Minnesota Gets a Dose of Misinformation

A writer for the city's daily newspaper has written an article full of nonsense, based on four-year-old reports he dug up on the Web.
Published: October 17, 2007

You have to hand it to Jake Perron of the Minnesota Daily. He knows how to use the Internet. Rather than go out and do some actual interviews, this intrepid reporter has turned to the real source of truth in the world today: Google.

For an article entitled Life keeps getting easier—and scarier, Perron dug up some information on radio frequency identification and cobbled together a story so full of misinformation it’s hard to know where to begin putting the facts straight. He starts off saying the Electronic Product Code is far more powerful than the bar code and will, as he puts it, “entirely decimate whatever civil liberties you still have.”

Wow. Somehow, Perron has uncovered a big story missed by The New York Times, The Washington Post and other newspapers where reporters actually call people and talk to them before writing stories.

Perron writes: “Wal-Mart, Philip Morris USA and Pfizer are only a select few among the top sponsors of a miniscule device called RFID…” Umm…as far as I’m aware, those companies are not sponsors of RFID. In fact, I’m not sure how you could sponsor RFID. It’s a bit like saying IBM sponsors the Internet, or that Intel sponsors the PC. RFID is a type of technology, not something you can sponsor.

Here’s the next paragraph in his article: “‘We’ll put a radio frequency ID tag on everything that moves in the North American supply chain,’ said Steven Van Fleet, an executive at International Paper, another sponsor.”

This reads like a real quote that Perron got by calling Van Fleet—except it’s not. Steve hasn’t worked for International Paper for several years, and International Paper sold off a subsidiary that was focused on RFID. The quote is at least three or four years old and dates back to the days when companies involved in the Auto-ID Center were promoting the benefits of EPC technology.

Now to the civil liberties misinformation. Perron writes: “To better understand the capability of these devices, suppose for a moment you’ve been pulled over by a police officer. The officer suspects you’re hiding something. Rather than asking you to open your trunk, he will be able to determine the entirety of the trunks’ contents from its RFID signals.”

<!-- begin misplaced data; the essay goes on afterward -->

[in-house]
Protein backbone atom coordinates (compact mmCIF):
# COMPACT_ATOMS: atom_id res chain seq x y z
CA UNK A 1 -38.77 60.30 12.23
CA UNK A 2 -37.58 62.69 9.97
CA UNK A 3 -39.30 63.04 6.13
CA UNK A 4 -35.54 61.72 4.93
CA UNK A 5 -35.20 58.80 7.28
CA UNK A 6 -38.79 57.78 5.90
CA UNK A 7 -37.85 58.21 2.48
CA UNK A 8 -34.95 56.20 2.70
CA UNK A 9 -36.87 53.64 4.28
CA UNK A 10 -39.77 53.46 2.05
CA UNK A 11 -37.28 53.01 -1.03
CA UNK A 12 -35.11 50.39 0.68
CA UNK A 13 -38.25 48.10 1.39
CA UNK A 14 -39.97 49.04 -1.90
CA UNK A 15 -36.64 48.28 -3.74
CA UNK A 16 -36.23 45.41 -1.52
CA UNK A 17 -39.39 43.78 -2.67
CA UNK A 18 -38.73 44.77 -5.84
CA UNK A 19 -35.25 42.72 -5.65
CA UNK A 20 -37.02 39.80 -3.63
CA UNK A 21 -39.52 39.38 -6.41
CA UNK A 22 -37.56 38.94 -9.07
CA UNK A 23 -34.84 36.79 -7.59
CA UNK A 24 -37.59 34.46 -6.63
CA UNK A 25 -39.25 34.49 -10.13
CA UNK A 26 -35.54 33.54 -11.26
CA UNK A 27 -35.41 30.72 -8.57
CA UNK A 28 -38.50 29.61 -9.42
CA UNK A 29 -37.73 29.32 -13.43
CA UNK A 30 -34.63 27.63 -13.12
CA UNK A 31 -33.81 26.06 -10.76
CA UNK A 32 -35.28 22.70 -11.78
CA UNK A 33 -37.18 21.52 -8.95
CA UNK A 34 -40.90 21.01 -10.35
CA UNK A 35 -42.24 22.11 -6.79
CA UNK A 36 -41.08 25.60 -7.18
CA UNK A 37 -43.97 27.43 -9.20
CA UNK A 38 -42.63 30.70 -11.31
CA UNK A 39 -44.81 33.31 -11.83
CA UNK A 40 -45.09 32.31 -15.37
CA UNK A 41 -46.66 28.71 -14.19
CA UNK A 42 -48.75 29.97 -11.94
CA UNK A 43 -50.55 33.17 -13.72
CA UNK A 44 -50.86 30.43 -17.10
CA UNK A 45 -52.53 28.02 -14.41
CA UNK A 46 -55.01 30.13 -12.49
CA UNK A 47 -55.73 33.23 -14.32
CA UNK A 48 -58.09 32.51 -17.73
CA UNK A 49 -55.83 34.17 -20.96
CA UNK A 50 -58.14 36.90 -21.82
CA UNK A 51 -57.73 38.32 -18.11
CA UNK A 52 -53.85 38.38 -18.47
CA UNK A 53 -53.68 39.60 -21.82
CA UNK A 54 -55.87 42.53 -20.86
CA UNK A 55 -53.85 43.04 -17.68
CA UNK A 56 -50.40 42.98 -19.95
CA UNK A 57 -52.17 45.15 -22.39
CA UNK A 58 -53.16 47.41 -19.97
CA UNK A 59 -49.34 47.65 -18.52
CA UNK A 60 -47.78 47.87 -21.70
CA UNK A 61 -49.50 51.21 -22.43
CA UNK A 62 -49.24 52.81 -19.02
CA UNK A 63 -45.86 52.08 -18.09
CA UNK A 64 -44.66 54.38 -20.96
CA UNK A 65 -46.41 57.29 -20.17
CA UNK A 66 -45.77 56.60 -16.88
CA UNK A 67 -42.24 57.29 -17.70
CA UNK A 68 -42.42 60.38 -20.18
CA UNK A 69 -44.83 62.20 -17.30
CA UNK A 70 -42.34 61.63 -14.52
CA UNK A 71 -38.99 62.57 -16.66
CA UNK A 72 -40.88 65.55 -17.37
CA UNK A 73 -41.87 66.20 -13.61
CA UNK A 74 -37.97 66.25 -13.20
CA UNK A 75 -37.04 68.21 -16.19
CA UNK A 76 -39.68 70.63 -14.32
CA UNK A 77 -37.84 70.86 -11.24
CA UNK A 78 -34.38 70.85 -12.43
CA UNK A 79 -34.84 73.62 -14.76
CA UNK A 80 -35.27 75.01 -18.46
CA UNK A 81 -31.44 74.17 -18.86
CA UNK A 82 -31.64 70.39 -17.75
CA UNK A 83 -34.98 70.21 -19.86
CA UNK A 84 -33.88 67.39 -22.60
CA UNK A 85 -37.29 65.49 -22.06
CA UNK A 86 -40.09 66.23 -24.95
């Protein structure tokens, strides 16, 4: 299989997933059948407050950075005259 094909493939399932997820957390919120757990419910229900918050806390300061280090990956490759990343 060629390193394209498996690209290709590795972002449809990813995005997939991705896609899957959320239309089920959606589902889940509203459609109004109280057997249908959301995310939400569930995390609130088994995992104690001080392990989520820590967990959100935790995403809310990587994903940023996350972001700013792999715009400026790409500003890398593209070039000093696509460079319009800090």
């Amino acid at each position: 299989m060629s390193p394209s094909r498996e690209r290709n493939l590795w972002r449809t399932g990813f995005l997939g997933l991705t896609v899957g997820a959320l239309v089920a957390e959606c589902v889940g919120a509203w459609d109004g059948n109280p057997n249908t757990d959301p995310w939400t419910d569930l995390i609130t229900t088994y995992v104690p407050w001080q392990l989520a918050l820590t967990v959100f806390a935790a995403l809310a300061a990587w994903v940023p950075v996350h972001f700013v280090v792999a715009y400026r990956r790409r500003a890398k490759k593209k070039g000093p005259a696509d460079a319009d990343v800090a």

Really? Well…no, not really.

Let’s say you bought a DVD player in Wal-Mart, and it had an EPC tag on it. If a police officer were to try to scan that tag through the trunk, the radio waves would bounce off the metal trunk and the officer would get absolutely no information. So let’s say the officer asked you to open the trunk. The officer might be able to read the serial number on the EPC tag with a handheld, but it would be a mostly meaningless serial number—and, in any case, the courts would likely rule that forcing someone to open their trunk without a search warrant was an unreasonable search.

Perron then piles on the misinformation, stating: “You ask, ‘what if I have suitcases stuffed with dirty money?’ Not a problem (for the police officer). Europe has developed the technology to mix RFID tags within the fibers of banknotes, and thus, they can track and monitor the history of transactions in every single banknote.”

Okay, let me clarify a few things for this dullard. First, the European Central Bank never “developed” any RFID technology for use in banknotes. Hitachi proposed using its ultra-tiny µ (Mu) chip in money, and it had some talks with the ECB, yes. However, RFID Journal reported—back in August 2003—that the ECB was not actively exploring the use of RFID in money. Yes, that’s how old the “news” is that Perron is digging up four years later.

You have to wonder how any self-respecting editor would allow a report based on four-year-old erroneous stories on the Web to run in his or her city newspaper. If one of my reporters did something like this, he or she would be fired on the spot. Perron probably won’t be, and the good people who read the Minnesota Daily rag are the ones who suffer. I hope some of them will search the Web a little more thoroughly than Perron did and find out the real story from reliable sources online.